In Palestine, " the land flowing with milk and honey " l (Ex. iii. 17; Numb, xiii. 27), wild bees are very numerous, especially in the 1 In Sanskrit, madhu-kulyd, a stream of honey, is sometimes used to express an overflowing abundance of good things (Monier Williams, Sansk.-Eng. Diet., p. 736, 1872).

wilderness of Judaea, and the selling of their produce, obtained from crevices in rocks, hollows in trees and elsewhere, is with many of the inhabitants a means of subsistence. Commenting on I Sam. xiv. 26, J. Roberts (Oriental Illust.) remarks that in the East " the forests literally flow with honey ; large combs may be seen hanging en the trees, as you pass along, full of honey." In Galilee, and at Bethlehem and other places in Palestine, bee-keeping is extensively carried on. The hives are sun-burnt tubes of mud, about 4 f;. in length and 8 in. in diameter, and, with the exception of a small central aperture for the passage of the bees, closed at each end with mud. These are laid together in long rows, or piled pyramidally, and are protected from the Sun by a covering of mud and of boughs. The honey is extracted, when the ends have been removed, by means of an iron hook. (See Tristram, Nat. Hist, of the Bible, pp. 322 sqq., 2nd ed., 1868). Apiculture in Turkey is in a very rude condition. The Bali-dagh, or " Honey Mount," in the plain of Troy, is so called on account of the numerous wild bees tenanting the caves in its precipitous rocks to the south. In various regions of Africa, as on the west, near the Gambia, bees abound. Cameron was informed by his guides that the large quantities of honey at the cliffs by the river Makanyazi were under the protection of an evil spirit, and not one of his men could be persuaded to gather any (Across Africa, i. 266). On the precipitous slopes of the Teesta valley, in India, the procuring of honey from the pendulous bees'-nests, which are sometimes large enough to be conspicuous features at a mile's distance, is the only means by which the idle poor raise their annual rent (Hooker, Him. Journ. ii. 41).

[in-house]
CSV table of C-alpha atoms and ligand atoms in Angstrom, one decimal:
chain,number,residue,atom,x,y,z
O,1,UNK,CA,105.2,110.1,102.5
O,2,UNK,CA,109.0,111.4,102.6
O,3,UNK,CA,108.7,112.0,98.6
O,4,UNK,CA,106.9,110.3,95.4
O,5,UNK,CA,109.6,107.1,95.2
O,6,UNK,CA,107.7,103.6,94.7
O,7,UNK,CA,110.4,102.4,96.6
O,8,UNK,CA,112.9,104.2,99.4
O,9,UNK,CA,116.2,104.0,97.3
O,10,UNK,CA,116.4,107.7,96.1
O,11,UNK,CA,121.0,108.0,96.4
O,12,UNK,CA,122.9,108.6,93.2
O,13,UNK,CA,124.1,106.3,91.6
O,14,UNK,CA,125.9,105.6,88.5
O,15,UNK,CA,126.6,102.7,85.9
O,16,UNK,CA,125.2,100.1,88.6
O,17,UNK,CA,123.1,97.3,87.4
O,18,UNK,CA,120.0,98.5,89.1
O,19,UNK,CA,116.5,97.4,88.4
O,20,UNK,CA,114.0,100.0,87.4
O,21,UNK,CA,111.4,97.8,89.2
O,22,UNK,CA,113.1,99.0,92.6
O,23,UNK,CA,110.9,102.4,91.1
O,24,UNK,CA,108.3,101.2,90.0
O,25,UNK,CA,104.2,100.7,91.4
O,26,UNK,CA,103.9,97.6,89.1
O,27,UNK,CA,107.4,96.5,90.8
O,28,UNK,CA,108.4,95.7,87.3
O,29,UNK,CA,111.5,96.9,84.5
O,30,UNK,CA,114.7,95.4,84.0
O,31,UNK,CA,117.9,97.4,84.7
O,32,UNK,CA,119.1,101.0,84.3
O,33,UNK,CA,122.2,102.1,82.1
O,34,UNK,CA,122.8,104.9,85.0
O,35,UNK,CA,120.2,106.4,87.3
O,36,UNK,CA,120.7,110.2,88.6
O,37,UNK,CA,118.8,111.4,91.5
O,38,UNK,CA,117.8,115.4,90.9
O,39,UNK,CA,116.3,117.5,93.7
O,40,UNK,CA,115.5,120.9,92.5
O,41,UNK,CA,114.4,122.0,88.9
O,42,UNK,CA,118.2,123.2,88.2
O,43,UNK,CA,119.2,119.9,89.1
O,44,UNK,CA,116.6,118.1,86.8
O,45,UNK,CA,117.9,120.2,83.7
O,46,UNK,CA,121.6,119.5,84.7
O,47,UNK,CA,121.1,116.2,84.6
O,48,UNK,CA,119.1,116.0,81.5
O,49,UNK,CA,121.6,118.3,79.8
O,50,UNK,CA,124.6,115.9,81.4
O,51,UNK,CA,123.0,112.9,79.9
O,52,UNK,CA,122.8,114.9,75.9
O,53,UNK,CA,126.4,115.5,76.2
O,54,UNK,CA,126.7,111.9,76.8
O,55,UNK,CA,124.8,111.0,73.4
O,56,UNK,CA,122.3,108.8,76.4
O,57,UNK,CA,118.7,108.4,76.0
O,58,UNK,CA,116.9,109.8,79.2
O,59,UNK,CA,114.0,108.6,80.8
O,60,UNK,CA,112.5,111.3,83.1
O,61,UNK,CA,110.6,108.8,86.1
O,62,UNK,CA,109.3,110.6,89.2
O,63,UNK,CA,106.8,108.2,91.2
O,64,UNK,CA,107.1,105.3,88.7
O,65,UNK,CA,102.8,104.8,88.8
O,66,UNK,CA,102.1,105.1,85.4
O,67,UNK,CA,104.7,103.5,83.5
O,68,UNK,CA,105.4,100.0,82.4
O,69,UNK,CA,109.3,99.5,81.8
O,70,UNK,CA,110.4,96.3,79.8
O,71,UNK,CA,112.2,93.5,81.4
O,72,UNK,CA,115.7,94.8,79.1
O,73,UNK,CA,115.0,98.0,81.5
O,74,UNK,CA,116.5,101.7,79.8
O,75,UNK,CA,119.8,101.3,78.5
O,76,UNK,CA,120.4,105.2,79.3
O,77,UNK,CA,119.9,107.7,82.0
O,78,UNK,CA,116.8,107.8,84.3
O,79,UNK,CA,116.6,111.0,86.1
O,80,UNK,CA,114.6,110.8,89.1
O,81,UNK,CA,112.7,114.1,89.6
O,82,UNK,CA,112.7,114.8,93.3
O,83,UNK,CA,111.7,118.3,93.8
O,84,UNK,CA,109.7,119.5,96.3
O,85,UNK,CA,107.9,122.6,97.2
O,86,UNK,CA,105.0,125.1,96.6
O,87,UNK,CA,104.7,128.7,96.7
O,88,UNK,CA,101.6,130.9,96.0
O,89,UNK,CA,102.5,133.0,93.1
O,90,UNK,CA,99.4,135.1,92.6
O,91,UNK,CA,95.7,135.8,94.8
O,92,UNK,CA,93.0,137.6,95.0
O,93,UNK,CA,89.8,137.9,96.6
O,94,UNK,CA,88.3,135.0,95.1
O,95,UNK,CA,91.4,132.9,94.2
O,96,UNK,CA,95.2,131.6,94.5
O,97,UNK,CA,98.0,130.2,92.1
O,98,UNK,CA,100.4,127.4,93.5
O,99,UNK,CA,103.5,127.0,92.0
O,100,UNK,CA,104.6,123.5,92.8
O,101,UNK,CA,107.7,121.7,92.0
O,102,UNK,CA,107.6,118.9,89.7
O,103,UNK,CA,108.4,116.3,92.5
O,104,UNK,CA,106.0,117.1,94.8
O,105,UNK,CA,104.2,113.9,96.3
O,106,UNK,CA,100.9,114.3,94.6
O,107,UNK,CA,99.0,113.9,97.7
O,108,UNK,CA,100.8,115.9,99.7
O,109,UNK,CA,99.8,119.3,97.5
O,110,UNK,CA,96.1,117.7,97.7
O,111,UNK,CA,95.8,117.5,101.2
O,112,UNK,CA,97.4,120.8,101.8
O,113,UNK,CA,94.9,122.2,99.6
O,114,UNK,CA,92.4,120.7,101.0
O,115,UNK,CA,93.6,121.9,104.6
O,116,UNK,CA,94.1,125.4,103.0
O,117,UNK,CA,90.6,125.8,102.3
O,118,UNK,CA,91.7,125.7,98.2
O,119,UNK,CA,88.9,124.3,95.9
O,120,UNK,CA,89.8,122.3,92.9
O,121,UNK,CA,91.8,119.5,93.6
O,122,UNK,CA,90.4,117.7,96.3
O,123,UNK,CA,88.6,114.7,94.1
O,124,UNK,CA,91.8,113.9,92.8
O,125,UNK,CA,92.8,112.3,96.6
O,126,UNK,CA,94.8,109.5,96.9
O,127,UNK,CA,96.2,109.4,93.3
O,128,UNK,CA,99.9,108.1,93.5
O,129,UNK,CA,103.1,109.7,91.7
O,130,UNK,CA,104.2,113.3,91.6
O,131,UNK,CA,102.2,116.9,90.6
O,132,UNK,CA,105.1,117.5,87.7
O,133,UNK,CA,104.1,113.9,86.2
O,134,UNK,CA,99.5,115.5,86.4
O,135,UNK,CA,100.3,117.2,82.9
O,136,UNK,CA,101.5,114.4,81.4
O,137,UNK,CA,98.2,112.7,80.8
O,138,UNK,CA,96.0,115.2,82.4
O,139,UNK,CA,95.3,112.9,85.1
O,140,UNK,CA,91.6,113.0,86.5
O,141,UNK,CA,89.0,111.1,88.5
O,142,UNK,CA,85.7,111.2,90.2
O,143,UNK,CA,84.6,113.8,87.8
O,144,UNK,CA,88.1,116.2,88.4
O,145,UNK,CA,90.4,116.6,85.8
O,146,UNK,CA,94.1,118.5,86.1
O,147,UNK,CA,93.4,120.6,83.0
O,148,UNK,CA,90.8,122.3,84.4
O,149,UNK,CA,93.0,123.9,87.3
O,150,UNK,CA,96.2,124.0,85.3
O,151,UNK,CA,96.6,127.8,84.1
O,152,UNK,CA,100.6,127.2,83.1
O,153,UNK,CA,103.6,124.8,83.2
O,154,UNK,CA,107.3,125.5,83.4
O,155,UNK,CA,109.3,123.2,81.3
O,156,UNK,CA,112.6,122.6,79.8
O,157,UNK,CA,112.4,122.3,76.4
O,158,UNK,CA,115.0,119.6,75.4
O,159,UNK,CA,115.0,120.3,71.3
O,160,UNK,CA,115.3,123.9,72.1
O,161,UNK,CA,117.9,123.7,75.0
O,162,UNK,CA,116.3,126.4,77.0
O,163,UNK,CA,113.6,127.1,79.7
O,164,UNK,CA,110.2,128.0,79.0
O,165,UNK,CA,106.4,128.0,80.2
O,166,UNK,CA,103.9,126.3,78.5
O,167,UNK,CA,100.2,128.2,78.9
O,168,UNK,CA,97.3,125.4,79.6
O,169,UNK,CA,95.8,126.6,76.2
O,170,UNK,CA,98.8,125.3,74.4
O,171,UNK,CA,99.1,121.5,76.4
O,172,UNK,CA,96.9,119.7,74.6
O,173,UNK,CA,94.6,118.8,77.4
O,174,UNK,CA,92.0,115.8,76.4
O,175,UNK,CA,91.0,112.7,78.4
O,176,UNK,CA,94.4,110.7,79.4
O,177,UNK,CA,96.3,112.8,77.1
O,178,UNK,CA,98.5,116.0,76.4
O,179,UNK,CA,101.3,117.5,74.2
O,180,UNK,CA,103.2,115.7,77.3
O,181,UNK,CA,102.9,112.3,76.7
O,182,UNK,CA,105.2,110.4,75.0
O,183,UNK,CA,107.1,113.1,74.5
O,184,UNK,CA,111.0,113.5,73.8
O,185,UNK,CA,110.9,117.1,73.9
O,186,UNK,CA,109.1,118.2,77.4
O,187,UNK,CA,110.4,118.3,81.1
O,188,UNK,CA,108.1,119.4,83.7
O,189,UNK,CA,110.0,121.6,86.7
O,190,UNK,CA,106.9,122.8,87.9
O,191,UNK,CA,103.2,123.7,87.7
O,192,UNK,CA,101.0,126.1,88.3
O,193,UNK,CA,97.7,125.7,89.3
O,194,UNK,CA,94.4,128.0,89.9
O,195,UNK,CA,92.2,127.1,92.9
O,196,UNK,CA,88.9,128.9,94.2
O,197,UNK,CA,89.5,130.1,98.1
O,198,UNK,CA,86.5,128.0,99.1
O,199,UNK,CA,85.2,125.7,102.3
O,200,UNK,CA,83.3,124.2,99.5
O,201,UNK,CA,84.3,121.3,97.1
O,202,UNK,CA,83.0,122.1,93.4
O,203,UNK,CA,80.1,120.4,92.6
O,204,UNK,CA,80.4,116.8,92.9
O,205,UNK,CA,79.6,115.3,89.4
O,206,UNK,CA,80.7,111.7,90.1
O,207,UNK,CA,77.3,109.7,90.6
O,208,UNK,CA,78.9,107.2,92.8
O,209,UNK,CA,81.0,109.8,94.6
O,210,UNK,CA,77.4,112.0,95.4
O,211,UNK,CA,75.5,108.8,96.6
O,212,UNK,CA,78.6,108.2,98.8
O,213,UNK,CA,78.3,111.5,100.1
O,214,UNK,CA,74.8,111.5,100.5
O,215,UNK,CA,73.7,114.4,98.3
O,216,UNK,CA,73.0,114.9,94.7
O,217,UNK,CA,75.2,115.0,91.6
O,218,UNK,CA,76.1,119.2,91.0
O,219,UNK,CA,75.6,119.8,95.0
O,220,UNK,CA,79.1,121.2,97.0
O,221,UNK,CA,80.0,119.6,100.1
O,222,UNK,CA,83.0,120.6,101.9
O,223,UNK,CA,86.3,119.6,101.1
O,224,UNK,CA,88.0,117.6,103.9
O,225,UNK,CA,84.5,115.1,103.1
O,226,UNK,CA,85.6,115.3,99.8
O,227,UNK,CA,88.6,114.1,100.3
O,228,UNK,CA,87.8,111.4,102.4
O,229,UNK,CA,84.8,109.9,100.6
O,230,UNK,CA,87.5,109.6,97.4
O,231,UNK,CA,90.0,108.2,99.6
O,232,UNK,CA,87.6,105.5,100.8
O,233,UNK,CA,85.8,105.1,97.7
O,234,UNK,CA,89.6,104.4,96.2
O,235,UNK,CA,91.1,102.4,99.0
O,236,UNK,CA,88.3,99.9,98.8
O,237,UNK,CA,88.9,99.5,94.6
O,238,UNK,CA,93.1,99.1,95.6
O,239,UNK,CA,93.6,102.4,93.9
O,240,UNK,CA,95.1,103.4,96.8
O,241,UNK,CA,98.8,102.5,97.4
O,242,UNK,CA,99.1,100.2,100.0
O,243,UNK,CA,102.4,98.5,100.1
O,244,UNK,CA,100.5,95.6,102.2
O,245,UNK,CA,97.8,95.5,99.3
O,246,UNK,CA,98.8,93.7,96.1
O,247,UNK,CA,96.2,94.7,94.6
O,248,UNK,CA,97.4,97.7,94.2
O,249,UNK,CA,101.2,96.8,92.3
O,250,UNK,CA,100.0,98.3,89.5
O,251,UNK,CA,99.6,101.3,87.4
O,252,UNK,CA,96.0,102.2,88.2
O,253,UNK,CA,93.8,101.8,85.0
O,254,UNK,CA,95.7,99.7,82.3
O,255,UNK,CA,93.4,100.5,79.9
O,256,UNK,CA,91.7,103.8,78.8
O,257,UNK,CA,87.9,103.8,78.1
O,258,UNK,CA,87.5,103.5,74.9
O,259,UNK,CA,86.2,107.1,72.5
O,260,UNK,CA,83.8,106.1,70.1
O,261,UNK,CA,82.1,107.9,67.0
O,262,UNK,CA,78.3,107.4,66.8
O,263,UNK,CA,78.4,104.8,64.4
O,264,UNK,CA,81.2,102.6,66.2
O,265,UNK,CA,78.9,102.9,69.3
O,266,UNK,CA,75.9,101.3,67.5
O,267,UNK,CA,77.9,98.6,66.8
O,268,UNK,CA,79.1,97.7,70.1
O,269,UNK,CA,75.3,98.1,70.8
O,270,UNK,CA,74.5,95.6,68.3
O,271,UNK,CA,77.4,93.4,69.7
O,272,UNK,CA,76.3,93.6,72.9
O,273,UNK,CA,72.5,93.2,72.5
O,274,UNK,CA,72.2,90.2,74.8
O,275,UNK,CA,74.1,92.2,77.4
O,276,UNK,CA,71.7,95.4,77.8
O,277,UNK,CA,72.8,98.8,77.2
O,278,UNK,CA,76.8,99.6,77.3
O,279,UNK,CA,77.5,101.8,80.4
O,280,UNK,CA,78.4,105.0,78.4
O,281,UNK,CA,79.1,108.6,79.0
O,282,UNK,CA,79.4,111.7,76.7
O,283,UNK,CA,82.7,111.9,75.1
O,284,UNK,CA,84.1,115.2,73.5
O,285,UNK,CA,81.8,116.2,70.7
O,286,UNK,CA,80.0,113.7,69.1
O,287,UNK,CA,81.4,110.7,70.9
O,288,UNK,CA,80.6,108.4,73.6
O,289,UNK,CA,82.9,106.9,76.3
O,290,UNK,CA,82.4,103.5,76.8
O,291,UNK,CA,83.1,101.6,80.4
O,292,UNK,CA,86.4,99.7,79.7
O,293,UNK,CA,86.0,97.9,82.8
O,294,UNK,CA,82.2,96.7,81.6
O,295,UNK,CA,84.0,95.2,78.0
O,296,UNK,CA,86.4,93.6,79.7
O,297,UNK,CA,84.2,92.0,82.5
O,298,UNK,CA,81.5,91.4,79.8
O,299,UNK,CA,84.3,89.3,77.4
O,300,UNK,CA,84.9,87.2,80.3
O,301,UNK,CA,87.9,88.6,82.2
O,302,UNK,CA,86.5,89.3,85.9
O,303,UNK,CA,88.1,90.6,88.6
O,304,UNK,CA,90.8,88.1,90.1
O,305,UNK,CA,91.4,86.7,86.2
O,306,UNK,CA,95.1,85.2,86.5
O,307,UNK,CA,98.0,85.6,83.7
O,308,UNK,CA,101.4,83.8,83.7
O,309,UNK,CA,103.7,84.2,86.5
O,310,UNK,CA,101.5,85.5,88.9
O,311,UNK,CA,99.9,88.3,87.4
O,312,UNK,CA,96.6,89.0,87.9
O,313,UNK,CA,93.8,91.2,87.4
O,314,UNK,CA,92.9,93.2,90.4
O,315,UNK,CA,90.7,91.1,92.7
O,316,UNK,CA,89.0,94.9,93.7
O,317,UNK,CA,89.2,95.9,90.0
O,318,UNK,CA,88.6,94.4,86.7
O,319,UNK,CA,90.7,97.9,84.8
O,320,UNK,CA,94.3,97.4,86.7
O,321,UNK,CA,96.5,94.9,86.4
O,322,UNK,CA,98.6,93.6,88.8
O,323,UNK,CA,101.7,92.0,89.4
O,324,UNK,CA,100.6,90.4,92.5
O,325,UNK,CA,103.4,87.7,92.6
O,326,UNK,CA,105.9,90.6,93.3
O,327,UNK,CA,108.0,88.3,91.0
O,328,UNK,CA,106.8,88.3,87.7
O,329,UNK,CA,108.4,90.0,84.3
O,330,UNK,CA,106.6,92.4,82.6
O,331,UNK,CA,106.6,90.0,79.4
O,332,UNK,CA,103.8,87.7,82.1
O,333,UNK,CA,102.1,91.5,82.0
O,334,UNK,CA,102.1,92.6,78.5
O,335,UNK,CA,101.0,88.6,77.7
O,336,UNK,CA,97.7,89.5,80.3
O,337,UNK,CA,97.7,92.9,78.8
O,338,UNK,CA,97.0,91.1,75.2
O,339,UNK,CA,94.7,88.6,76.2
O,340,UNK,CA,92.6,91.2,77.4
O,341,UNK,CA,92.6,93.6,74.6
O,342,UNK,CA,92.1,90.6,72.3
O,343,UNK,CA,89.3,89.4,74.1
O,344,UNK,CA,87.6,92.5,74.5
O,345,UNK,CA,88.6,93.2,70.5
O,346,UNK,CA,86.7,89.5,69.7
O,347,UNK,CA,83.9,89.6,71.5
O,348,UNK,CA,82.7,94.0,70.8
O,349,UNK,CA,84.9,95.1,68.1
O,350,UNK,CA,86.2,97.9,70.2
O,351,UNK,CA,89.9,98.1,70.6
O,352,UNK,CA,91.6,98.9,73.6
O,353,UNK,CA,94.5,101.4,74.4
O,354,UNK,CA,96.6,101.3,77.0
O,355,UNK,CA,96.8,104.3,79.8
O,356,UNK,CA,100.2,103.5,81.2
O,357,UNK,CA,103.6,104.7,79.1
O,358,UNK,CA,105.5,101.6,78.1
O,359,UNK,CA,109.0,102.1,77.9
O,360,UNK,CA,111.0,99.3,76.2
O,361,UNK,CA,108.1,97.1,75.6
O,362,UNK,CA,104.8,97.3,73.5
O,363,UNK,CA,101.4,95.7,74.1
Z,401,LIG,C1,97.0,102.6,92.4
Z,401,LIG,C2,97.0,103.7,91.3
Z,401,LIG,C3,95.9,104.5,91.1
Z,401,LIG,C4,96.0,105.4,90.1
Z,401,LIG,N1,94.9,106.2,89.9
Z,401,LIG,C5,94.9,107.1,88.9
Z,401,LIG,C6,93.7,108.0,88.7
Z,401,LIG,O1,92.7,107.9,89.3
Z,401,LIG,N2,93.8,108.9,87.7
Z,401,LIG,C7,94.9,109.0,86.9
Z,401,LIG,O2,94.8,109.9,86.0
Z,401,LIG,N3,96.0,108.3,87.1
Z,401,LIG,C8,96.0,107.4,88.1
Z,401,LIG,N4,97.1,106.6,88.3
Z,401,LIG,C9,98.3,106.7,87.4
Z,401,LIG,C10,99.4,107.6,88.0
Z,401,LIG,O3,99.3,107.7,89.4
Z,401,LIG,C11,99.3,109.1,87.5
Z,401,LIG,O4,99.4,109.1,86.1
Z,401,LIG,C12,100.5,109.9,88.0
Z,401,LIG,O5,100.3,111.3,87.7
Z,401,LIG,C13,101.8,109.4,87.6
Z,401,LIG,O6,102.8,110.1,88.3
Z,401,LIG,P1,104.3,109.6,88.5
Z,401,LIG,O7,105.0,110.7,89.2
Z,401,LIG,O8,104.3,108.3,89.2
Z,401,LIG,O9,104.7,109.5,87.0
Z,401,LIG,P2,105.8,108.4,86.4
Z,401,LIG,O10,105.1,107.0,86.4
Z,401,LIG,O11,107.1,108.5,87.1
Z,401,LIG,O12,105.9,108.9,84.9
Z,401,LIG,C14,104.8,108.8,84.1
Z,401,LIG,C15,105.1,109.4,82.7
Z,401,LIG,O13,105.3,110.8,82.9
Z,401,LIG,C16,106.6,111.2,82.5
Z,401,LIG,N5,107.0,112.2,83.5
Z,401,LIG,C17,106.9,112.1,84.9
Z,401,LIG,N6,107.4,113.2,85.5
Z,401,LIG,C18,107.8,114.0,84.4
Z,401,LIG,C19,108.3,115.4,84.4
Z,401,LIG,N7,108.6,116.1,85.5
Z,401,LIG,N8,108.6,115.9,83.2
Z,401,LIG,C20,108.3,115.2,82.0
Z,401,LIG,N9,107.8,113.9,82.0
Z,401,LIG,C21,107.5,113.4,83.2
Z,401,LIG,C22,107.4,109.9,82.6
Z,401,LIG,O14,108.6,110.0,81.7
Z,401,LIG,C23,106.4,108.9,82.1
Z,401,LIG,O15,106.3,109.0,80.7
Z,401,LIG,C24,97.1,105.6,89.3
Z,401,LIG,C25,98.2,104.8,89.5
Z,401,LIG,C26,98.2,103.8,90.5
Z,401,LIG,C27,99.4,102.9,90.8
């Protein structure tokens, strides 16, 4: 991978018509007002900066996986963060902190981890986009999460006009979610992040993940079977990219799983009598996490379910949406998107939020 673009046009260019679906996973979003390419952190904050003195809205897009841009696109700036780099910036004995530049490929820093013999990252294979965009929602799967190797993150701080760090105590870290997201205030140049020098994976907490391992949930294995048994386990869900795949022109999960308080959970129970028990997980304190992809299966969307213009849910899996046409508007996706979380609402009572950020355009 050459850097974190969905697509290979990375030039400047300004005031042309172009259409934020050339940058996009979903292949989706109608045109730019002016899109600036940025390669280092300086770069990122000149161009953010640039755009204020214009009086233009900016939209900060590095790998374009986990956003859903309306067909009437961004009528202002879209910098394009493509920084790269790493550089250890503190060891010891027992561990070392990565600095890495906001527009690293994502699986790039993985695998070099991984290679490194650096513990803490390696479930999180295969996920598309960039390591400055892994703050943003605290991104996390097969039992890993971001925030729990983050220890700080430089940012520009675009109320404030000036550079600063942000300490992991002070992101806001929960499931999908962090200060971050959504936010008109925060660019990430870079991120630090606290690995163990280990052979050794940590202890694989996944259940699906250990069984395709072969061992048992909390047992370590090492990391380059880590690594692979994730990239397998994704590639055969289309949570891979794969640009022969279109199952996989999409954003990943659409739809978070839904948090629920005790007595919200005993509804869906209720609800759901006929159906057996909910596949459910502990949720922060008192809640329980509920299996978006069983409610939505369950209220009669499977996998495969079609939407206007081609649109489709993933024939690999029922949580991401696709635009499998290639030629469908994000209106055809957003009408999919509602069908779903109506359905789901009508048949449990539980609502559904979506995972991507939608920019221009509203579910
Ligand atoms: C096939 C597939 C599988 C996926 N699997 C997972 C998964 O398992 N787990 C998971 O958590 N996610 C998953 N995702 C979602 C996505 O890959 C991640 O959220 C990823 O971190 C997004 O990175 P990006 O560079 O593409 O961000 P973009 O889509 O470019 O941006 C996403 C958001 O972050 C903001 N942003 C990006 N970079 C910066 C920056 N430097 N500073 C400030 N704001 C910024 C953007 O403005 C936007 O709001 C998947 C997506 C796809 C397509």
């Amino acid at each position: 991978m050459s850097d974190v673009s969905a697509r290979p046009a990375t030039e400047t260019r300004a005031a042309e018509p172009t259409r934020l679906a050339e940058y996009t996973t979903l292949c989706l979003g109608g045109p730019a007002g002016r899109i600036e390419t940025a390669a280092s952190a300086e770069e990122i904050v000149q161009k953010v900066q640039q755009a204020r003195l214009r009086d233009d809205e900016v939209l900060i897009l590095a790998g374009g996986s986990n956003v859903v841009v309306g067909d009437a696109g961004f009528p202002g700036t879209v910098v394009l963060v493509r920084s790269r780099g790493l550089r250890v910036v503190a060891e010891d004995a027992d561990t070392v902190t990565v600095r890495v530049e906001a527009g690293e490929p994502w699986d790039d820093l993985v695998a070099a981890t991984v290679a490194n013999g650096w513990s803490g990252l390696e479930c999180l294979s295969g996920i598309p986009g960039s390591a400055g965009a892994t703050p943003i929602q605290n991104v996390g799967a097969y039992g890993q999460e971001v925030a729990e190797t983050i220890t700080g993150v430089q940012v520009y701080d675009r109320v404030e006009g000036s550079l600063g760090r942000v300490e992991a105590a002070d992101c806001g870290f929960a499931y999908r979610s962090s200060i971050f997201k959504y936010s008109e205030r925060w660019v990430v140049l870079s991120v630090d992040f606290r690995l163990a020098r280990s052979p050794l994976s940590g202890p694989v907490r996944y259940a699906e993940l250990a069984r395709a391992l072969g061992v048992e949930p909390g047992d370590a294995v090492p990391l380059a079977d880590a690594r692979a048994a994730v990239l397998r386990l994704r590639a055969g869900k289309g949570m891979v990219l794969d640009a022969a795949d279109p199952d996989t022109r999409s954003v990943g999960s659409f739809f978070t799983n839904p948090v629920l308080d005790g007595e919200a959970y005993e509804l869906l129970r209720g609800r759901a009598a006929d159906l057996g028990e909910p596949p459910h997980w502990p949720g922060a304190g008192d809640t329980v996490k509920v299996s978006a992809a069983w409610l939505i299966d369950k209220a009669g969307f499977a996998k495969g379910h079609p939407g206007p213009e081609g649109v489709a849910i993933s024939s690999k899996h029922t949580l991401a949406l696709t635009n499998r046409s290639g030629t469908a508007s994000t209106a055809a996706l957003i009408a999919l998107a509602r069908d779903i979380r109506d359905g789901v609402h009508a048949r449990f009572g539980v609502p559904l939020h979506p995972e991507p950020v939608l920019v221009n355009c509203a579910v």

To reach the large combs of Ap^s dorsata and A. testacea, the natives of Timor, by whom both the honey and young bees are esteemed delicacies, ascend the trunks of lofty forest trees by the use of a loop of creeper. Protected from the myriads of angry insects by a small torch only, they detach the combs from the under surface of the branches, and lower them by slender cords to the ground (Wallace, Journ. Linn. Soc., Zool., vol. xi.). (F. H. B.)

Note - this article incorporates content from Encyclopaedia Britannica, Eleventh Edition, (1910-1911)